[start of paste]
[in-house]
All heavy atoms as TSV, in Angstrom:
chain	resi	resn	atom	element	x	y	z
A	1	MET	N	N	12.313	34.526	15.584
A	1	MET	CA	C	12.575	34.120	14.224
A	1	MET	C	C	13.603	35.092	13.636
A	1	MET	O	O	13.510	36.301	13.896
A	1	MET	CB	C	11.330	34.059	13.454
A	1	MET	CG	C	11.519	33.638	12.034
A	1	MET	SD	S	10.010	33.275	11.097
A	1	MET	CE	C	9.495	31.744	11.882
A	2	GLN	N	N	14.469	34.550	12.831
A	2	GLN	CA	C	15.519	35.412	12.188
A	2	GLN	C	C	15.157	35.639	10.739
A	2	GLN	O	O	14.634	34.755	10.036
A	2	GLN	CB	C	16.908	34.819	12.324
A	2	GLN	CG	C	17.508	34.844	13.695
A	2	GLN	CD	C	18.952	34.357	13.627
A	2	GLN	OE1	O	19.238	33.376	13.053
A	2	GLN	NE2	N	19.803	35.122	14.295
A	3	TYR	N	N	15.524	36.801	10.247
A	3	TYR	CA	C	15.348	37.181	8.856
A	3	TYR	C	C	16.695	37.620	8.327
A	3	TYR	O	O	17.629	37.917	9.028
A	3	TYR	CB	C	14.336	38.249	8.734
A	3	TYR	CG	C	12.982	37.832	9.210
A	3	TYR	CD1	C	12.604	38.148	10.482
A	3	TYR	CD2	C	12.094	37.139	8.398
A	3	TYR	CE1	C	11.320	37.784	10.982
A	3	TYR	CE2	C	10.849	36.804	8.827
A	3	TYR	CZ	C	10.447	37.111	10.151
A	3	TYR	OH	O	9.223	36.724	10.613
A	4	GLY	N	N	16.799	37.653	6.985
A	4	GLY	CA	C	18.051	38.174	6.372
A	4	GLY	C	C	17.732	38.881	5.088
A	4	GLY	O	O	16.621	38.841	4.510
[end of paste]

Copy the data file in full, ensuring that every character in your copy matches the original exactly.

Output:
[in-house]
All heavy atoms as TSV, in Angstrom:
chain	resi	resn	atom	element	x	y	z
A	1	MET	N	N	12.313	34.526	15.584
A	1	MET	CA	C	12.575	34.120	14.224
A	1	MET	C	C	13.603	35.092	13.636
A	1	MET	O	O	13.510	36.301	13.896
A	1	MET	CB	C	11.330	34.059	13.454
A	1	MET	CG	C	11.519	33.638	12.034
A	1	MET	SD	S	10.010	33.275	11.097
A	1	MET	CE	C	9.495	31.744	11.882
A	2	GLN	N	N	14.469	34.550	12.831
A	2	GLN	CA	C	15.519	35.412	12.188
A	2	GLN	C	C	15.157	35.639	10.739
A	2	GLN	O	O	14.634	34.755	10.036
A	2	GLN	CB	C	16.908	34.819	12.324
A	2	GLN	CG	C	17.508	34.844	13.695
A	2	GLN	CD	C	18.952	34.357	13.627
A	2	GLN	OE1	O	19.238	33.376	13.053
A	2	GLN	NE2	N	19.803	35.122	14.295
A	3	TYR	N	N	15.524	36.801	10.247
A	3	TYR	CA	C	15.348	37.181	8.856
A	3	TYR	C	C	16.695	37.620	8.327
A	3	TYR	O	O	17.629	37.917	9.028
A	3	TYR	CB	C	14.336	38.249	8.734
A	3	TYR	CG	C	12.982	37.832	9.210
A	3	TYR	CD1	C	12.604	38.148	10.482
A	3	TYR	CD2	C	12.094	37.139	8.398
A	3	TYR	CE1	C	11.320	37.784	10.982
A	3	TYR	CE2	C	10.849	36.804	8.827
A	3	TYR	CZ	C	10.447	37.111	10.151
A	3	TYR	OH	O	9.223	36.724	10.613
A	4	GLY	N	N	16.799	37.653	6.985
A	4	GLY	CA	C	18.051	38.174	6.372
A	4	GLY	C	C	17.732	38.881	5.088
A	4	GLY	O	O	16.621	38.841	4.510